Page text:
#11678
    Dave Barker
    Keymaster

    Never mind the bulwarks – cleats or no cleats there still needs to be a fairlead, and the sheet running from clew to fairlead seems to be the issue (or at least how to keep it out of the way).

    If you do a Google image search for “Wayfarer dinghy” you’ll quickly find numerous boats with the black “D” shaped fairleads on the outer aft edges of the foredeck just inside the shrouds. Sails cut to fit this arrangement won’t set correctly with bench mounted ‘leads and vice versa, at least not without a bit of tweaking, perhaps with strops and/or barberhaulers… Yes there will be a compromise in pointing and when reaching. Your choice.

    Another perfectly rational way to deal with this would be to sail without the genoa. No clutter, great forward visibility, poor performance. Again it’s a choice. If you want a fast boat, rig it like a racer, if you want a family cruising boat you’ll need to compromise somewhere. Maybe just persuade your crew to work around the boat’s systems.

    Rigging the mainsheet to the transom (“aft sheeting”) would be my choice to maximise space in the boat, incidentally.

    If a plethora of solutions really puts people off sailing, tempest51, then the Wayfarer isn’t the right boat for them – I don’t think I’ve seen two the same! But typically smiles all round in a W.

    #11679
    tempest51
    Member

    Don’t ever take up surfing Mr Barker.

    What I’m trying to suggest davidhs, is not to get too bogged down in the theory…the getting out there is the most important part of sailing. If you rig your genoa on the boat then pull the sheets back and you’ll find the position that you are aiming for, then mount whatever gear appeals. Good luck.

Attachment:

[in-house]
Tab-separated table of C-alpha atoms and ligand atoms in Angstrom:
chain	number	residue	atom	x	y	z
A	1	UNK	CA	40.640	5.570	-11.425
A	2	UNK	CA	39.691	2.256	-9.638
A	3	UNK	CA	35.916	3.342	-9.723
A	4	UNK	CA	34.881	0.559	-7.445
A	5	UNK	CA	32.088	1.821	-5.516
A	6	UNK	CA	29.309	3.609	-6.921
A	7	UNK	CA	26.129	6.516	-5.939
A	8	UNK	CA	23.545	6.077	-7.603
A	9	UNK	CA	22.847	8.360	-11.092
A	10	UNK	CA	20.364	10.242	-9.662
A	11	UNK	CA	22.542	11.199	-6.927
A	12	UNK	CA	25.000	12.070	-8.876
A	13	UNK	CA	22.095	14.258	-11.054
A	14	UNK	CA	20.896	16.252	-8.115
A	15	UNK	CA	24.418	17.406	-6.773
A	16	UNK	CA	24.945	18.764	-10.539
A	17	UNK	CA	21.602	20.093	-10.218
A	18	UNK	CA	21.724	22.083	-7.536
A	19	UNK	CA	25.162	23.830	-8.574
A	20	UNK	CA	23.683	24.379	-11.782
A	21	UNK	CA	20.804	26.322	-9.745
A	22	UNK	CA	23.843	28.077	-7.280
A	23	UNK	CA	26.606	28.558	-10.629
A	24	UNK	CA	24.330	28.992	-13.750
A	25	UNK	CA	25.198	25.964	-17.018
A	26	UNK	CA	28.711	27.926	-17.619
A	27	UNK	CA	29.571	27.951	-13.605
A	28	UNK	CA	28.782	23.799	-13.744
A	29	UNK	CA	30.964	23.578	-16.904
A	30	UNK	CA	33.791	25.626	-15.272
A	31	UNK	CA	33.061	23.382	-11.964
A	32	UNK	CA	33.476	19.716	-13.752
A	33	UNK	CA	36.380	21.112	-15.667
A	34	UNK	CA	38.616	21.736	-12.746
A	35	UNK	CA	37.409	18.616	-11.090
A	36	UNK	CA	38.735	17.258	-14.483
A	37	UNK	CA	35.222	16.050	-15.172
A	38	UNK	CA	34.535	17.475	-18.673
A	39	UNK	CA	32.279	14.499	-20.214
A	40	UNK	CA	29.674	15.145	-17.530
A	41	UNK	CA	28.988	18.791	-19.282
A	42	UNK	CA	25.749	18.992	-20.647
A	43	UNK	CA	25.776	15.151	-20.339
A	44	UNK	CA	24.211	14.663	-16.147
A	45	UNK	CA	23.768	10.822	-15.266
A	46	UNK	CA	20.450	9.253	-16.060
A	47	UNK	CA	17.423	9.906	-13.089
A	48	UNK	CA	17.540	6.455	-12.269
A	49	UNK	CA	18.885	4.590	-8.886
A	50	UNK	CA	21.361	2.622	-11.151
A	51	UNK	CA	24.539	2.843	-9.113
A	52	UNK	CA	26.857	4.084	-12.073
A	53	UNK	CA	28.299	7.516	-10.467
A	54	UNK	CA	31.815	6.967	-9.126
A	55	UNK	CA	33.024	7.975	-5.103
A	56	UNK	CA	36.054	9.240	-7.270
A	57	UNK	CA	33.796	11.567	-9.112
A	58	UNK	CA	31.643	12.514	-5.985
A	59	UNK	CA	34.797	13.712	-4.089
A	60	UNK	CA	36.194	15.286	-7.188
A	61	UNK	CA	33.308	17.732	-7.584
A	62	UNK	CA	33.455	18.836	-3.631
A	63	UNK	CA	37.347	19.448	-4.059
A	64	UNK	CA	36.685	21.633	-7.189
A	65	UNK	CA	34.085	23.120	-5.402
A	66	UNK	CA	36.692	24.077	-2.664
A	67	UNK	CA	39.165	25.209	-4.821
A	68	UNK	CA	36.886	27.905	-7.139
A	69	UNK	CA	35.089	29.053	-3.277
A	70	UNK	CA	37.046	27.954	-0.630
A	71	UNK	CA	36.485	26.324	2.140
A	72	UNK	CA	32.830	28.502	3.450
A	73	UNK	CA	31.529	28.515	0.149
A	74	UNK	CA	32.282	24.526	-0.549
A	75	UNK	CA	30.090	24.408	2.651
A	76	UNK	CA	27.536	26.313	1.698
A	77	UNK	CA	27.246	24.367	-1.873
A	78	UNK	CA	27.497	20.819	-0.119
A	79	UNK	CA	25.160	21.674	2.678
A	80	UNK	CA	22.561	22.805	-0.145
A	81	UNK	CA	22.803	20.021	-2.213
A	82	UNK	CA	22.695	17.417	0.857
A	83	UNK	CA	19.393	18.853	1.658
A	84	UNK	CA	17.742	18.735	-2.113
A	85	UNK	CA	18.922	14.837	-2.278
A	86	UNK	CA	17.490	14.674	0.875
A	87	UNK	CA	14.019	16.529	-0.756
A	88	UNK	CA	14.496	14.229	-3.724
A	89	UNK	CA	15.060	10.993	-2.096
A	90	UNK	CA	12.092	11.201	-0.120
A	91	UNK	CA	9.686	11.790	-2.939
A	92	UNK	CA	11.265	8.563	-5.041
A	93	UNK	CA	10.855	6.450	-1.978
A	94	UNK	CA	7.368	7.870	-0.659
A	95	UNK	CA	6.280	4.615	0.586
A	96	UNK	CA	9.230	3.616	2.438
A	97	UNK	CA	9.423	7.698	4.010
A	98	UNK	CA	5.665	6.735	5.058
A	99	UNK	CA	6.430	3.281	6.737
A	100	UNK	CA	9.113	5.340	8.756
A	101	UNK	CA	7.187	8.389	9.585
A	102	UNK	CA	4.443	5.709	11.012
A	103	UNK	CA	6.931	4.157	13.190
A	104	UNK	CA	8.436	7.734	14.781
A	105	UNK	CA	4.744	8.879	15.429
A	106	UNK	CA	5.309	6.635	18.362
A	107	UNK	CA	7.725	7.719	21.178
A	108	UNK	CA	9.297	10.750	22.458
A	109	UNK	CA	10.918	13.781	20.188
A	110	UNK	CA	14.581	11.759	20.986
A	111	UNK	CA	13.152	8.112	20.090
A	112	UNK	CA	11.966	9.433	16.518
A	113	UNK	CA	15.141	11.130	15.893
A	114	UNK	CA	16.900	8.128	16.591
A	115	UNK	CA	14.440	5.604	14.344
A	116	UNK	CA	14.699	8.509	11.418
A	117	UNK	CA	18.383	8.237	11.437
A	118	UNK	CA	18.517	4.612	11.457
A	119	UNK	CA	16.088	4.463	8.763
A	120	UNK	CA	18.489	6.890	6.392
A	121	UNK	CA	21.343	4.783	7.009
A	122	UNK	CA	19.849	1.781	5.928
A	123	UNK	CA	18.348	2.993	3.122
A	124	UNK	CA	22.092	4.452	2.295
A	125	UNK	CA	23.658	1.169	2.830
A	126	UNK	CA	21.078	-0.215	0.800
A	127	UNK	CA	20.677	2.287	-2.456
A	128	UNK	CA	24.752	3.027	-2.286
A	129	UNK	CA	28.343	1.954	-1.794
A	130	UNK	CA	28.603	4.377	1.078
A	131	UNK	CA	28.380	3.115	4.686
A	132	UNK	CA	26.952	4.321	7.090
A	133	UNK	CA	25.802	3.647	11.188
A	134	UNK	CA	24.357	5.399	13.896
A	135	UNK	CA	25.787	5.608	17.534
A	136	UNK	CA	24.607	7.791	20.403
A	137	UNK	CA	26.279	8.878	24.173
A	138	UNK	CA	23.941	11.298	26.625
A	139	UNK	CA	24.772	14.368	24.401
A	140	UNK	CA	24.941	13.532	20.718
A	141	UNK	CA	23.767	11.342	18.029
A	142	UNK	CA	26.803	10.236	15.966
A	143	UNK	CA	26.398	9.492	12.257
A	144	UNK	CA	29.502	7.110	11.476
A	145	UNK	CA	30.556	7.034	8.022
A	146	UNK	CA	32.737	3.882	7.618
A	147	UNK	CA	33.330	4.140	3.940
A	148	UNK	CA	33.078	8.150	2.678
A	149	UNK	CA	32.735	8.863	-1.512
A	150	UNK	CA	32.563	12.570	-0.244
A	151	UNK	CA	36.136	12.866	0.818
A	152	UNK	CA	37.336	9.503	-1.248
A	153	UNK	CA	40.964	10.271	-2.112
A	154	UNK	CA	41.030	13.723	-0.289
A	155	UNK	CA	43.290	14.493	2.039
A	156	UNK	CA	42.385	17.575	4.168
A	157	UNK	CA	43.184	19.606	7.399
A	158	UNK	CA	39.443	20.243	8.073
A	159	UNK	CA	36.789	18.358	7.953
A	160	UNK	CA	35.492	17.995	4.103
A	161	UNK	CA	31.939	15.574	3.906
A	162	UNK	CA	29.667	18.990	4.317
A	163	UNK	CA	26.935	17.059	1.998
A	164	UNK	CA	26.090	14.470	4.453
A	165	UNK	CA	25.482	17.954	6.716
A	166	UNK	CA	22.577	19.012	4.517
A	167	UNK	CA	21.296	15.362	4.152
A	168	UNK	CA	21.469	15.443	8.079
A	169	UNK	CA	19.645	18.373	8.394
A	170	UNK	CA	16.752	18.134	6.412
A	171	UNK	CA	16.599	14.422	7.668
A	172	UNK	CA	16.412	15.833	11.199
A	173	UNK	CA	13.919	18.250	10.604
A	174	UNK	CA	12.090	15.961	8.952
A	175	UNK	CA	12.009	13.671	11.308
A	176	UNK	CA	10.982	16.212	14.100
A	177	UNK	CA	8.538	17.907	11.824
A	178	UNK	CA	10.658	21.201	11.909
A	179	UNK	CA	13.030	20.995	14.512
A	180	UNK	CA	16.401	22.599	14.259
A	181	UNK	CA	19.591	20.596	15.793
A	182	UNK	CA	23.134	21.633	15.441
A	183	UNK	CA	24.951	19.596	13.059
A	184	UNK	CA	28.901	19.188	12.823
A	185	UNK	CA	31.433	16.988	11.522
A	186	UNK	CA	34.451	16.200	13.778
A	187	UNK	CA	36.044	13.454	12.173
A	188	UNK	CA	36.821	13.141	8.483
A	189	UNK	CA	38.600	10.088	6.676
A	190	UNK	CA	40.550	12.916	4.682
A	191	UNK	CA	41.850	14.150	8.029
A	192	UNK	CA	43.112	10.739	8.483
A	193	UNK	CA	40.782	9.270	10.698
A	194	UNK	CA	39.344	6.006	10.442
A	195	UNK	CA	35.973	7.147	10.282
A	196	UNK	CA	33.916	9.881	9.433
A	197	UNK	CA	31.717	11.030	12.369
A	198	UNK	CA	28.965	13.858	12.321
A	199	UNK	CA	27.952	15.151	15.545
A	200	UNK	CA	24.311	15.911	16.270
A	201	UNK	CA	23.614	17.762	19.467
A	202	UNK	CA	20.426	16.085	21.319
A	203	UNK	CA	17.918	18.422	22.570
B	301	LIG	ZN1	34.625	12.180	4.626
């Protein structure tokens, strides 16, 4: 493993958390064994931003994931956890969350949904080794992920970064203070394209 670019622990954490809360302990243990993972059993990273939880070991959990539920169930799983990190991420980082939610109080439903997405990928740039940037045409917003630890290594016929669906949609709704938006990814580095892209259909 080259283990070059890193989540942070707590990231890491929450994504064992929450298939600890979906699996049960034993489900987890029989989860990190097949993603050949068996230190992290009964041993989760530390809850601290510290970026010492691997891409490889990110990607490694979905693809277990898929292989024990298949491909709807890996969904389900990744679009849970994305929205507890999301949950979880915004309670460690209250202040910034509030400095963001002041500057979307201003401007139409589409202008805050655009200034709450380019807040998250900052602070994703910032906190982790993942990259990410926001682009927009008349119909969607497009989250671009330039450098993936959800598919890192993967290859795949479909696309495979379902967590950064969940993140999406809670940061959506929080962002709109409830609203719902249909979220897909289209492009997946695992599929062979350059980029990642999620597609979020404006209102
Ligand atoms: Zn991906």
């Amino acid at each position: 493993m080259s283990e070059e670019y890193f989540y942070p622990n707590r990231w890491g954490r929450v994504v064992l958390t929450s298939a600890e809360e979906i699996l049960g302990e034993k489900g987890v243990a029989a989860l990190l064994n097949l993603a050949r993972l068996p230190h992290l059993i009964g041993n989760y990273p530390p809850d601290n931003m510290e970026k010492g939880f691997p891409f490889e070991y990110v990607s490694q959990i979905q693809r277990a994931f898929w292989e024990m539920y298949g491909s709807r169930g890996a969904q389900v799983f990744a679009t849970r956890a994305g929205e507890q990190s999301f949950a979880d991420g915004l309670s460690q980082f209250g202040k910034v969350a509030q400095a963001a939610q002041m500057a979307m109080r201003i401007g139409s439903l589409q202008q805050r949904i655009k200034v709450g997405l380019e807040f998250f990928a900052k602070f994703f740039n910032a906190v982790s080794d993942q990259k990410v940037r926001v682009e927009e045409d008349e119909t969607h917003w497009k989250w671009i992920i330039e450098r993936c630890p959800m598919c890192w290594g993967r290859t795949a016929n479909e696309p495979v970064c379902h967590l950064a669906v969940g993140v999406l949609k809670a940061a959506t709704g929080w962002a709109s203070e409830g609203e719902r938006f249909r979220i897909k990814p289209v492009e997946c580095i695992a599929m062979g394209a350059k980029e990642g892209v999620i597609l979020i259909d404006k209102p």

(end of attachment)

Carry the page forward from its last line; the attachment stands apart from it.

#11683
    Colin Parkstone
    Participant

    How about running the sheet between the slats to a fairlead and cleat under the seat, sure we have someone in the class who can work out how to make that work well! CP

    #11691
    David Stanford
    Participant

    Thanks again for the posts. Barberhaulers is an interesting idea which I will think about – not thought of that. I am still undecided about whether to make the change. But that is all helpful as I weigh it all up. Already aft mainsheet btw which I am going to keep for the moment. And no problem with the multitude of ideas – getting the set up as I want it is at least part of the fun of it for me.

    David

    #19332
    fleetingcontact
    Participant

    For reasons relating to cruising and not racing, I would like to dispense with the front seats and thus would have to move the genoa fairlead / cleat position. I have read much on the cons of placing them on the side decks. I am not an expert…

    Does anybody have any serious objections to rigging things much the same way as a Wanderer, with the entire arrangement fixed to the thwart and not a traveller in sight?

    Also, I am intrigued by an earlier post by @Dave:

    “The Danes all do it. They use a barberhauler system to fix the Genoa sheet in the right spot…Maybe I should call it a negative barberhauler because it pulls the sheet outward (towards the leeward gunwale) while it is cleated at the windward gunwale, right next to the crew. They even have designed a nice in/out and forward backward control systems for the barberhauler. I am sure there are pictures available. You may want to try the SWS web site?”

    Yup, I looked at the website but am as confounded by the language difficulties as others seem to have been! Can anybody offer any translation help or find any pics from the site?

    …er…Swiebertje?

    Many thanks for any replies.